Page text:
Although November 6, 2012
is "Election Day," Election Day has increasingly become a relative
term. More than half of states conduct some form of early
Early and Absentee Voting A Growing Trend
In the November 2012 general
election, 58.7% of those eligible to vote turned out and 129.1 million
were cast for president. This was short of the 131.3 million
cast in the race for president in 2008 when 62.3% of those eligible to
vote turned out.
Increasing numbers of Americans are voting before Election Day. According to the U.S. Election Assistance Commission's 2008 Survey (>), 60.2% of those voting in the general election voted in person at polling places, 16.6% voted by domestic absentee ballot, 13.0% by some form of early voting, and 1.3% by provisional ballot. Early voting, which started in Texas in 1991 (>), has now spread to over half the states. (EVIC) Other states allow no excuse absentee voting, and Oregon and Washington are using vote-by-mail. Early voting has significant ramifications on campaigns' get-out-the-vote (GOTV) efforts. Campaigns encourage supporters to vote early (1, 2) as a way of banking votes, so that on Election Day itself they have fewer people to keep track of.
In 2011-12 much attention focused on voter ID laws (+).
Generally Republicans frame voter ID requirements as a matter of
fighting voter fraud, while Democrats view such laws as a means of
voter suppression. There was a lot of litigation around Voter ID
laws in this election cycle. But voter ID is one of many issues
affecting elections; each year legislatures around the country consider
a range of election-related legislation (>).
decade after the Florida debacle and passage of the Help
America Vote Act of 2002 (HAVA) (+) the
Among the areas of concern are shortages of poll
Litigation Clinic released an
in-depth survey of states' voting equipment which noted "it is highly
likely that voting systems will fail in multiple places across the
country (>)." Laws
themselves don't solve problems; they must be interpreted and
implemented, sometimes under trying conditions as happened with
Hurricane Sandy (1, 2).
Directives and rulings by secretaries of state
or election officials may provoke controversy (+).
Finally, on the frontlines are the nation's election administrators (Election Center), who must
keep their practices and technology up-to-date and to implement new
ideas to improve the voting process in their jurisdictions. The
Election Assistance Commission (EAC),
formed as a result of HAVA, serves as a national clearinghouse for
administrators, but has been without
commissioners since Dec. 2011, and some in Congress have sought to
up to it, partisan and independent
observers, federal observers, and international observers of varying
stripes mobilize to ensure that voters' rights are protected and their
intentions heard (1, 2, 3, 4[PDF],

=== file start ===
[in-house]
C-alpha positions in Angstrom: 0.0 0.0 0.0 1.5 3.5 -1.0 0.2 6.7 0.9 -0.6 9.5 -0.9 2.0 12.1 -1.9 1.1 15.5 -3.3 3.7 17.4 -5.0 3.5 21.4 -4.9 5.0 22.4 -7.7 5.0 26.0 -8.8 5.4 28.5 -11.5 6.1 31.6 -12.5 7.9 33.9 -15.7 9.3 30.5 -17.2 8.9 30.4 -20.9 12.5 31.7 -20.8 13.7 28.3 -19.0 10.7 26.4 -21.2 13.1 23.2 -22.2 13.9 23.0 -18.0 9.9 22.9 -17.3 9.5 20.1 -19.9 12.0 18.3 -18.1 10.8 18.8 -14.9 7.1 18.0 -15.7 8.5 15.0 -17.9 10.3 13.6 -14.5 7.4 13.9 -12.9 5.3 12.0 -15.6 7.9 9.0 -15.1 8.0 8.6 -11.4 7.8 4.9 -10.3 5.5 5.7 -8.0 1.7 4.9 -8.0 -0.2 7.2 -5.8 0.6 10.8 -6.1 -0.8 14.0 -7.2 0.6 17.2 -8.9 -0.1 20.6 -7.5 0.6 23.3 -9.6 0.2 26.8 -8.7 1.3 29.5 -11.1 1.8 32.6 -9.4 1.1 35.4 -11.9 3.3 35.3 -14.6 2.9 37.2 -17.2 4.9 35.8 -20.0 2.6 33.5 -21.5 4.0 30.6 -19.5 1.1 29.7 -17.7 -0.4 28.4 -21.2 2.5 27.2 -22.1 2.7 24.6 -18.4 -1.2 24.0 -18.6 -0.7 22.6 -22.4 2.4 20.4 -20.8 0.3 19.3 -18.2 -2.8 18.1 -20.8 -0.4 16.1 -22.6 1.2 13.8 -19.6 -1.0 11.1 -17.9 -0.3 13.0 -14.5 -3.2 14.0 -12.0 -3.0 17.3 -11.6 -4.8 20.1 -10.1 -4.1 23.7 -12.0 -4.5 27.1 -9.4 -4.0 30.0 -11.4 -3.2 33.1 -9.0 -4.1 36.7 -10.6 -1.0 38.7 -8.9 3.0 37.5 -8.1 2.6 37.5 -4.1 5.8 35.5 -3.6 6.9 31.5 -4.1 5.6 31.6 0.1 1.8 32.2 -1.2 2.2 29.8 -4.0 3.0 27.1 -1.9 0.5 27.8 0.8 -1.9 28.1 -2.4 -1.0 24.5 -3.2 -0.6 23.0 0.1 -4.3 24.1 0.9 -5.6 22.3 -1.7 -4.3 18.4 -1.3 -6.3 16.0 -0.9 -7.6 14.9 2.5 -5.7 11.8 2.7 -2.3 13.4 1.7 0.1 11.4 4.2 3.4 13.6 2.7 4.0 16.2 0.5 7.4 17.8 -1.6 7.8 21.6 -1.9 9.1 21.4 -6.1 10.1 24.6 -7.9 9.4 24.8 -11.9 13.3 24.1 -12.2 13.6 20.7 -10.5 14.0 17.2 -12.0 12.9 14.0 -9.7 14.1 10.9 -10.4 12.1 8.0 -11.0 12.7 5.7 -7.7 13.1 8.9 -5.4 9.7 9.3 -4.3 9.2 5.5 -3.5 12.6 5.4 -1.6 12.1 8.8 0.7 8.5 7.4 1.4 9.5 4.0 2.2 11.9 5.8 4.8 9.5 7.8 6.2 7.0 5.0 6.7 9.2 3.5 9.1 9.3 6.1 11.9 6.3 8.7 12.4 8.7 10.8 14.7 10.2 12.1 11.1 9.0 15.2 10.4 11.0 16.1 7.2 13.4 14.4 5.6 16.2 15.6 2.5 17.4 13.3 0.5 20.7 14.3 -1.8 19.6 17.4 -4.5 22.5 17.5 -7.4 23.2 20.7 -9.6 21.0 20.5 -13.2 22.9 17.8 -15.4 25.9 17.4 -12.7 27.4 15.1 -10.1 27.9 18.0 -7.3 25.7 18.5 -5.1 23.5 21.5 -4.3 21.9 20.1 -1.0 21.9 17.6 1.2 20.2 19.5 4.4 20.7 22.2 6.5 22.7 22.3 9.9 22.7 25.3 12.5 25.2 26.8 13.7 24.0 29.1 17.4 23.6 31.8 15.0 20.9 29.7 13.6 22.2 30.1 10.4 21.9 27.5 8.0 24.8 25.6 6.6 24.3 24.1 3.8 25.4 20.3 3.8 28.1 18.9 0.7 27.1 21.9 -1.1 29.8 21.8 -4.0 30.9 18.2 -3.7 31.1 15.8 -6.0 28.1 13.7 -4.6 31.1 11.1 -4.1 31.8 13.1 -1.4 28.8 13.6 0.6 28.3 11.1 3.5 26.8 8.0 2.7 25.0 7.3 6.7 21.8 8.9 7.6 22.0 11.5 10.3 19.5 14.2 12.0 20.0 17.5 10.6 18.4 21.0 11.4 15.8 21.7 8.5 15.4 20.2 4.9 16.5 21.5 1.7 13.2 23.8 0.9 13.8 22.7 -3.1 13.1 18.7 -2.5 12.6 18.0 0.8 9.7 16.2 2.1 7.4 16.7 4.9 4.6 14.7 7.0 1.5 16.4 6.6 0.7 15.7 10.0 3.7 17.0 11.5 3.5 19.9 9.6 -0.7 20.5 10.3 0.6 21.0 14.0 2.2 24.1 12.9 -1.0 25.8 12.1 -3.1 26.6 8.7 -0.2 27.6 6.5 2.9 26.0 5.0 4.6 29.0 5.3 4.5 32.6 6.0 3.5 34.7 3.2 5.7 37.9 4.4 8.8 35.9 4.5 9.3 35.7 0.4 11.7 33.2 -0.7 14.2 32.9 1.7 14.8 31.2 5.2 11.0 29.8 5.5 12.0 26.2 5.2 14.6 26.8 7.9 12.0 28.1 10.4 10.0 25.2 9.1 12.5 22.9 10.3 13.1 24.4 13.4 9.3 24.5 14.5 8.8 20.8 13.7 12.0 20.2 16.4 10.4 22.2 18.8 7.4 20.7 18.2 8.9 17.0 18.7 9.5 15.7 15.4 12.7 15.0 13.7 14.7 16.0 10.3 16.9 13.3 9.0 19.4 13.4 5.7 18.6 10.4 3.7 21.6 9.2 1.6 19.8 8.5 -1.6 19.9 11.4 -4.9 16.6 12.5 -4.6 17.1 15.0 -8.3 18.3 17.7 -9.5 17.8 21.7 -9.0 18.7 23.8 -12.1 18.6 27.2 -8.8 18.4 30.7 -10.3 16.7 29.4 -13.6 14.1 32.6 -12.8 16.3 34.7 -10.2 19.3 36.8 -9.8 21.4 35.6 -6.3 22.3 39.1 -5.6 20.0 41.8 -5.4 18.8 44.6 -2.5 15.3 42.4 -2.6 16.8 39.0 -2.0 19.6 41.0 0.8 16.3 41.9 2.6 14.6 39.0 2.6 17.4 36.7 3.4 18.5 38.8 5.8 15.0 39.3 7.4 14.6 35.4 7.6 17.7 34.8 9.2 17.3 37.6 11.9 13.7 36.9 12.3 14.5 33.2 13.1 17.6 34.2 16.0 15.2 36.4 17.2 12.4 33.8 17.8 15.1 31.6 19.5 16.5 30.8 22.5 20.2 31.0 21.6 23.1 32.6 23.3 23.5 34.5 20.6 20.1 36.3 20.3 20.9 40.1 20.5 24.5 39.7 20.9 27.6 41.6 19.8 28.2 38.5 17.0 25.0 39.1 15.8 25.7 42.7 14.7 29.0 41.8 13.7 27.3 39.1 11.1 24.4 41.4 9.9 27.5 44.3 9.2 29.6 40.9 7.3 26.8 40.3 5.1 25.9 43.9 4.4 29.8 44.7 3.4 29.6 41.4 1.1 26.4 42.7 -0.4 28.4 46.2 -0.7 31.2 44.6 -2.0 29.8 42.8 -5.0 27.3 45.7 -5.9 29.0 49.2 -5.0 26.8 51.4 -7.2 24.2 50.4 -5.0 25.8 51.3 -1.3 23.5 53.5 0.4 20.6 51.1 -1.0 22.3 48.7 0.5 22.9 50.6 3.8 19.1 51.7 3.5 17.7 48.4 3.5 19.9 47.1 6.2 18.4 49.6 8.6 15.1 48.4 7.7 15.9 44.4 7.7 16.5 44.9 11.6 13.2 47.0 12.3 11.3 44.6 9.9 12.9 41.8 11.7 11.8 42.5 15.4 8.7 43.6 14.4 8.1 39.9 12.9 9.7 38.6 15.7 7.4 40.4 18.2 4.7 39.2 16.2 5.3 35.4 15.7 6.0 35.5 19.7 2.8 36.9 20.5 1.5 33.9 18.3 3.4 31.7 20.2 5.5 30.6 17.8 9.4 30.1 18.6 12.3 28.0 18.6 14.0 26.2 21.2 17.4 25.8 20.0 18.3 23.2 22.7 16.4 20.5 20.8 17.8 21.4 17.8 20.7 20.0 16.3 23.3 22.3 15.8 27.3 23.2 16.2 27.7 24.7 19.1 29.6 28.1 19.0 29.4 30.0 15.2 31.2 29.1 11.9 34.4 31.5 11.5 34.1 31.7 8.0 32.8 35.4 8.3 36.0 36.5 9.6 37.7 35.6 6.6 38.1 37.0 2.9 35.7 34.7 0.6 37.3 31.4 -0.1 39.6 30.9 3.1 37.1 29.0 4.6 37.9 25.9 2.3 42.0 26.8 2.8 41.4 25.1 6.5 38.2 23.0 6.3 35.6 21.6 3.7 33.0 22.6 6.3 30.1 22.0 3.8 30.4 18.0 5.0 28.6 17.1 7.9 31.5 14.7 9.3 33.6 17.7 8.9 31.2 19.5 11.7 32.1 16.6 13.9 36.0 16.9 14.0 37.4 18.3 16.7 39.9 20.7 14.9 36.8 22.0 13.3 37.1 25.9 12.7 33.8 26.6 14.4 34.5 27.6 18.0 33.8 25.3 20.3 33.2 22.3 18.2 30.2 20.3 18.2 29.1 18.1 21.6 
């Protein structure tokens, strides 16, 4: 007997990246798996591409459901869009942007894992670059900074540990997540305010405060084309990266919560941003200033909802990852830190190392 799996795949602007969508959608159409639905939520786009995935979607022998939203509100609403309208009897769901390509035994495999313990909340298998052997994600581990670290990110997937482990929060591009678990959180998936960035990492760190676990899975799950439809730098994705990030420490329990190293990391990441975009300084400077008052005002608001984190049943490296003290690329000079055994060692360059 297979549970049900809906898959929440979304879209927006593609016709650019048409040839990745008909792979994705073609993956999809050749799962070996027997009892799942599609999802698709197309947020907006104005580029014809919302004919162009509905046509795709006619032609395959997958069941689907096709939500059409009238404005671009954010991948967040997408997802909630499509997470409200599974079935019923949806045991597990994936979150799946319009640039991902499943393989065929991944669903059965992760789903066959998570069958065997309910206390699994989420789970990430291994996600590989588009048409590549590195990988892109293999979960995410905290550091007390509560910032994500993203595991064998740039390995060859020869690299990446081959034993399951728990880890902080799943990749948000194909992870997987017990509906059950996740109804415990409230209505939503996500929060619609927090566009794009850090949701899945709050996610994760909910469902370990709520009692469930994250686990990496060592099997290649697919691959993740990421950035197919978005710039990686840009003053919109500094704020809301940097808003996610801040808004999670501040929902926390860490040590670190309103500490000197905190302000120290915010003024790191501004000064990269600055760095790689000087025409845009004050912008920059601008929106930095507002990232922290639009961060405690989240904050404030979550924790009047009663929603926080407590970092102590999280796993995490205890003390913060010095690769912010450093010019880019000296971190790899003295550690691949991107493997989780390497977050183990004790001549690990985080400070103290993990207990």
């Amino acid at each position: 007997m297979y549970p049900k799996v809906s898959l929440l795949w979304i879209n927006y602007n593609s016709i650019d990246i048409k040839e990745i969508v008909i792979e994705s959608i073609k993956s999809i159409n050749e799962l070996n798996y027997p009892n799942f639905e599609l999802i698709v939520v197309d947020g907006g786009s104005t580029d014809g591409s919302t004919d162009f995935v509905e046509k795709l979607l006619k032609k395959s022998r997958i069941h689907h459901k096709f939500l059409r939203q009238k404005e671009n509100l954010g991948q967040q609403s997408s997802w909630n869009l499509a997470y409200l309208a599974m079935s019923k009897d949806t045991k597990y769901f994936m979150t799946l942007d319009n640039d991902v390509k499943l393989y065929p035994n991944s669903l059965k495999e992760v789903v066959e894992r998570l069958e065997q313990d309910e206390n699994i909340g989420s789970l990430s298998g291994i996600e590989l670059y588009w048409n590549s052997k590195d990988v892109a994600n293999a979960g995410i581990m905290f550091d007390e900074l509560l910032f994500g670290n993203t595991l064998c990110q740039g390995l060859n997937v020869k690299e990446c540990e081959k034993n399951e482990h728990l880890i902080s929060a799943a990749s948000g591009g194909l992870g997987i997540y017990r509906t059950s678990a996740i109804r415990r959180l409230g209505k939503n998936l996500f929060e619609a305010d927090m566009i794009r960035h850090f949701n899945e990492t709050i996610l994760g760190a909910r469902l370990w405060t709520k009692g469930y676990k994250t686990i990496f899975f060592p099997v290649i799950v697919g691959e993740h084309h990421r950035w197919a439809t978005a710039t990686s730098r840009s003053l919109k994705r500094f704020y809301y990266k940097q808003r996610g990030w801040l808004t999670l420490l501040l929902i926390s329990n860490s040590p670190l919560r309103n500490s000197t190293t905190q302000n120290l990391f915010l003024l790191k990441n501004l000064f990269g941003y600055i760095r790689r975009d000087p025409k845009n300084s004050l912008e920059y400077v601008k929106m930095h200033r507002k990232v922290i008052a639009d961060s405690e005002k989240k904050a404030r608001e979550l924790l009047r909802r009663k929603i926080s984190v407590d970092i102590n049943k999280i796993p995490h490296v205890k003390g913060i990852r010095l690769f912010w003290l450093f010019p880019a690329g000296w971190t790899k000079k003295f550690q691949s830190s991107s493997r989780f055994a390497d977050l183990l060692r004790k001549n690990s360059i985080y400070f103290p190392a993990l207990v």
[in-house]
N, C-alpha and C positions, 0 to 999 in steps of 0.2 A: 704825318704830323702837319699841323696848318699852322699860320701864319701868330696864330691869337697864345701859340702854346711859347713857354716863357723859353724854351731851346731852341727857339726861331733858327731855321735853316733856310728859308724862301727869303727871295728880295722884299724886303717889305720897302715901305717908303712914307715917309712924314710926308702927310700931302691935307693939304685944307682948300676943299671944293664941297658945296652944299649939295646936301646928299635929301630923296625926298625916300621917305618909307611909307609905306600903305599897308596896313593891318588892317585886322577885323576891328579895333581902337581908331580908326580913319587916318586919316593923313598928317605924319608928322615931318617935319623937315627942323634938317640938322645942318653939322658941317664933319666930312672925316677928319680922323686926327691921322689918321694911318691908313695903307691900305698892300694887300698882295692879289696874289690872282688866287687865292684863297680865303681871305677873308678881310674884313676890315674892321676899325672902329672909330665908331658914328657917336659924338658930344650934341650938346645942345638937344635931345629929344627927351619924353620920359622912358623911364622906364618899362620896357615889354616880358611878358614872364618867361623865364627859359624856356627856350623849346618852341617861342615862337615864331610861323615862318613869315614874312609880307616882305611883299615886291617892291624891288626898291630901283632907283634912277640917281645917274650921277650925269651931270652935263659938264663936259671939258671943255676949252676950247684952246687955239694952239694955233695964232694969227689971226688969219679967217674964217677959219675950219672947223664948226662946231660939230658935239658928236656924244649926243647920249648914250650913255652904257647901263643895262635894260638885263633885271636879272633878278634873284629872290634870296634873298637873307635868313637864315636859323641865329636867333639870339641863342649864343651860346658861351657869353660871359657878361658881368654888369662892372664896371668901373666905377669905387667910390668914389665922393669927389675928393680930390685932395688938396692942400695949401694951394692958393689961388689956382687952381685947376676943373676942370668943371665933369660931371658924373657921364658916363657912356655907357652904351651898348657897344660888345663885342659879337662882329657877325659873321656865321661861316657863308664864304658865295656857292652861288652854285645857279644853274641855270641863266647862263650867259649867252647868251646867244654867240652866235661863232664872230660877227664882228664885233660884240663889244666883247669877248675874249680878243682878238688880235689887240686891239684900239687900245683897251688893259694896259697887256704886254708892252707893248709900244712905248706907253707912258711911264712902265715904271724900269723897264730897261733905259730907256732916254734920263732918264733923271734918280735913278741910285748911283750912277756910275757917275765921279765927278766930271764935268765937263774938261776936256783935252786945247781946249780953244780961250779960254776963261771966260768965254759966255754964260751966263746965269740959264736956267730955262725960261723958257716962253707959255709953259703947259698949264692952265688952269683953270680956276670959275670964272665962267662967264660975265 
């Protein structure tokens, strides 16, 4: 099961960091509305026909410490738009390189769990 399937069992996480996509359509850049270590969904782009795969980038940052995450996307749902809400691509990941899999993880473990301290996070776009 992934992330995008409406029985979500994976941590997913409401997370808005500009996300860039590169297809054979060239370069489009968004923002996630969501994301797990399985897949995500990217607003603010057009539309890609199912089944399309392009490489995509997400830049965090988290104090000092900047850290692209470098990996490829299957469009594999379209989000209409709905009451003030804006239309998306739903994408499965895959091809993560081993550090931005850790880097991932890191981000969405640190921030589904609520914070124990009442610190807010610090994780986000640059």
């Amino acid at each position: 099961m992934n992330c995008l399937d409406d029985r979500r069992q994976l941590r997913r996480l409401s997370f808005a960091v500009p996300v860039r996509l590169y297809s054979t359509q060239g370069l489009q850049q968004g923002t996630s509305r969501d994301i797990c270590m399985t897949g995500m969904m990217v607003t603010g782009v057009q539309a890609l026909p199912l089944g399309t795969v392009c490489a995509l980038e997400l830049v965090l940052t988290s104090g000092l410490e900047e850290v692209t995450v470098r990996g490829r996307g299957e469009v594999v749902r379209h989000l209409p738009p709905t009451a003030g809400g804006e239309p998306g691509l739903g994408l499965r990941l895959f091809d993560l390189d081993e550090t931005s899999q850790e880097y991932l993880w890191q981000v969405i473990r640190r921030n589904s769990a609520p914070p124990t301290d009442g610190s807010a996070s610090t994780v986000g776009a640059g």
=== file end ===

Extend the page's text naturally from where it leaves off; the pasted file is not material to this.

from 2008: 1,
Election night coverage and the multi-page spreads in the newspaper the next morning are the culmination of months of preparation and planning.
One key component of election coverage is exit polls, which
are based on surveys of
voters in randomly selected precincts as they leave polling
places. Exit polls provide a window on the concerns of voters and
useful information on variations in voting behavior by gender, race,
age, education, income and other factors. From 1988 to 2002 exit
polls were overseen by Voter News Service (initially called Voter
Research and Surveys), an entity formed by the
networks and the Associated Press. After poor performance in the
2000 and 2002 general elections, the partners disbanded VNS, and a new
cooperative, the National Election Pool,
comprised of ABC News, CBS News, CNN, FOX News, NBC News and the
Associated Press, formed. Edison
Research (formerly Edison
Mitofsky) has conducted all exit polling for the National Election Pool
since the 2004 general election. Edison reported in a Nov. 13,
2012 blog posting:
"The U.S. election exit polling effort is the largest single-day survey research project in the world. The national exit poll survey includes 26,565 interviews with voters in all 50 states and the District of Columbia. The interviews were conducted at 350 polling locations on election day, along with 4,408 telephone interviews of absentee and early voters. In addition, Edison staffers collected over 90,000 additional interviews across the country to provide election analysis of dozens of state-level elections. In total, over 3,000 Edison staff members collected nearly 120,000 interviews, all within the span of 16 hours."
A second important element of election night coverage is the
collection, tabulation and
distribution unofficial election night vote results for
presidential, Senate, House and gubernatorial races. The
Associated Press fulfils this role. As described in a 2008 press
"The more than 500 AP reporters, editors, videographers, technical support personnel and other staffers involved in covering the presidential, congressional and state elections and counting the votes will be joined and assisted on Nov. 4 by an army of 4,600 local reporters, known as stringers, who will fan out across the country to collect vote results from county clerks and phone them into four regional election tabulation centers -- two in Spokane, Wash., a third at AP headquarters in Manhattan and a fourth in Brooklyn."
For news organizations, when everything works, election night is as
good as it gets, a chance
to show what they can do. Anchors man elaborate sets,
correspondents around the country file reports, and, as the evening
progresses, states are called one way or another and the map begins to
fill in with red and blue.
[News Organizations Cover Election Day 2012]
After last-ditch campaign
swings, the candidates head to their home states. Typically on
of Election Day they vote, and photos and video of those scenes go out
to the world. (This cycle President Obama voted early, on
October 25, 2012, to emphasize the importance his campaign is placing
on early voting) (+).
The candidate may squeeze in a few more campaign
events, as Romney and Ryan did, then prepare for the last speech of the
campaign, be it victory
concession. Because the
even, there were suggestions that
the outcome might not be known on Election Day; one worst case scenario
posited that it might be necessary to wait for the counting of
provisional ballots in Ohio. The evening of November 6, 2012 did
not drag on as long as many had expected. NBC News was first to
call Ohio and the race at 11:12 p.m. EST (after the 8 p.m. (11 p.m.
EST) West Coast poll closings); CBS News, FOX News, CNN, and ABC News
followed. It was after midnight when former Gov. Romney, in
Boston, called President Obama and then delivered his concession